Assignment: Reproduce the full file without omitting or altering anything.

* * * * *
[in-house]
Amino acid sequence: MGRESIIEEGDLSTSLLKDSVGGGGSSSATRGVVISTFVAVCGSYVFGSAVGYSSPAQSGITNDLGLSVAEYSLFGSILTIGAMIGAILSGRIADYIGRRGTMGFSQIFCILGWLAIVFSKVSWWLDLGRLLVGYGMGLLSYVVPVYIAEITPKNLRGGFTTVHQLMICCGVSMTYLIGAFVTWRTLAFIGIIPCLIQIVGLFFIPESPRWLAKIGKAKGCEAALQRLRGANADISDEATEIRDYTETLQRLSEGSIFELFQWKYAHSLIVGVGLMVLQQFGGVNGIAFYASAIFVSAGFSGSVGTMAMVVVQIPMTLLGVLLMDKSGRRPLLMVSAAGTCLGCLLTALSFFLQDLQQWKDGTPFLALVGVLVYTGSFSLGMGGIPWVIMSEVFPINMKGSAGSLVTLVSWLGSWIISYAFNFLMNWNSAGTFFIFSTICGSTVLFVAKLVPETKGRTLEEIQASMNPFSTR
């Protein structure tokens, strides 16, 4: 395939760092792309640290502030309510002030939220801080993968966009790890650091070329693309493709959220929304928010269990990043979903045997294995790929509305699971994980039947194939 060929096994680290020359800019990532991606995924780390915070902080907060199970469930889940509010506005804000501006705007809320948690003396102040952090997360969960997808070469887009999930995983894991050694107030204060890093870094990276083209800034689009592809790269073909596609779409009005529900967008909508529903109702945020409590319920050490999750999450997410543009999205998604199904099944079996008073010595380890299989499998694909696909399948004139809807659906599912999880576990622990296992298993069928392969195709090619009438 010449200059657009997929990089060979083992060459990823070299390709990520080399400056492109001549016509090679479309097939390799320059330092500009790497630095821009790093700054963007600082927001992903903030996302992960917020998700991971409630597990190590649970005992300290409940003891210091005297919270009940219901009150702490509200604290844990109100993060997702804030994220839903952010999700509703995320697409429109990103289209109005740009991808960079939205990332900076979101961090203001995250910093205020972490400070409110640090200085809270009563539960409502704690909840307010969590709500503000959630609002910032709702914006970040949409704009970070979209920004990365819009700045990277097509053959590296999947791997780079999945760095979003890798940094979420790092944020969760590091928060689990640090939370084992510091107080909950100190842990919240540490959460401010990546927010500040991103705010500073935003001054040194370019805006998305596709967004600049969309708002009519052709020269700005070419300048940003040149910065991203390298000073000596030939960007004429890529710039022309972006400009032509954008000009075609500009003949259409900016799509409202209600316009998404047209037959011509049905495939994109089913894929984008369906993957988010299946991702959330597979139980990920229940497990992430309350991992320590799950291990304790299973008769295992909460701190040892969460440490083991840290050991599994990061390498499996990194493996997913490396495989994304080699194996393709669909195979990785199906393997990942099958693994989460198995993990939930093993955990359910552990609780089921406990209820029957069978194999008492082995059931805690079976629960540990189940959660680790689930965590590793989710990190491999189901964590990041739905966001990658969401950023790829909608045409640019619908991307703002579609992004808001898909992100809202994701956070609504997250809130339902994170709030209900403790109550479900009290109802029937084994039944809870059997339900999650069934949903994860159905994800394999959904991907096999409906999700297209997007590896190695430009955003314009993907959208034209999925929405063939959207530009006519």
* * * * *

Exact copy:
[in-house]
Amino acid sequence: MGRESIIEEGDLSTSLLKDSVGGGGSSSATRGVVISTFVAVCGSYVFGSAVGYSSPAQSGITNDLGLSVAEYSLFGSILTIGAMIGAILSGRIADYIGRRGTMGFSQIFCILGWLAIVFSKVSWWLDLGRLLVGYGMGLLSYVVPVYIAEITPKNLRGGFTTVHQLMICCGVSMTYLIGAFVTWRTLAFIGIIPCLIQIVGLFFIPESPRWLAKIGKAKGCEAALQRLRGANADISDEATEIRDYTETLQRLSEGSIFELFQWKYAHSLIVGVGLMVLQQFGGVNGIAFYASAIFVSAGFSGSVGTMAMVVVQIPMTLLGVLLMDKSGRRPLLMVSAAGTCLGCLLTALSFFLQDLQQWKDGTPFLALVGVLVYTGSFSLGMGGIPWVIMSEVFPINMKGSAGSLVTLVSWLGSWIISYAFNFLMNWNSAGTFFIFSTICGSTVLFVAKLVPETKGRTLEEIQASMNPFSTR
């Protein structure tokens, strides 16, 4: 395939760092792309640290502030309510002030939220801080993968966009790890650091070329693309493709959220929304928010269990990043979903045997294995790929509305699971994980039947194939 060929096994680290020359800019990532991606995924780390915070902080907060199970469930889940509010506005804000501006705007809320948690003396102040952090997360969960997808070469887009999930995983894991050694107030204060890093870094990276083209800034689009592809790269073909596609779409009005529900967008909508529903109702945020409590319920050490999750999450997410543009999205998604199904099944079996008073010595380890299989499998694909696909399948004139809807659906599912999880576990622990296992298993069928392969195709090619009438 010449200059657009997929990089060979083992060459990823070299390709990520080399400056492109001549016509090679479309097939390799320059330092500009790497630095821009790093700054963007600082927001992903903030996302992960917020998700991971409630597990190590649970005992300290409940003891210091005297919270009940219901009150702490509200604290844990109100993060997702804030994220839903952010999700509703995320697409429109990103289209109005740009991808960079939205990332900076979101961090203001995250910093205020972490400070409110640090200085809270009563539960409502704690909840307010969590709500503000959630609002910032709702914006970040949409704009970070979209920004990365819009700045990277097509053959590296999947791997780079999945760095979003890798940094979420790092944020969760590091928060689990640090939370084992510091107080909950100190842990919240540490959460401010990546927010500040991103705010500073935003001054040194370019805006998305596709967004600049969309708002009519052709020269700005070419300048940003040149910065991203390298000073000596030939960007004429890529710039022309972006400009032509954008000009075609500009003949259409900016799509409202209600316009998404047209037959011509049905495939994109089913894929984008369906993957988010299946991702959330597979139980990920229940497990992430309350991992320590799950291990304790299973008769295992909460701190040892969460440490083991840290050991599994990061390498499996990194493996997913490396495989994304080699194996393709669909195979990785199906393997990942099958693994989460198995993990939930093993955990359910552990609780089921406990209820029957069978194999008492082995059931805690079976629960540990189940959660680790689930965590590793989710990190491999189901964590990041739905966001990658969401950023790829909608045409640019619908991307703002579609992004808001898909992100809202994701956070609504997250809130339902994170709030209900403790109550479900009290109802029937084994039944809870059997339900999650069934949903994860159905994800394999959904991907096999409906999700297209997007590896190695430009955003314009993907959208034209999925929405063939959207530009006519």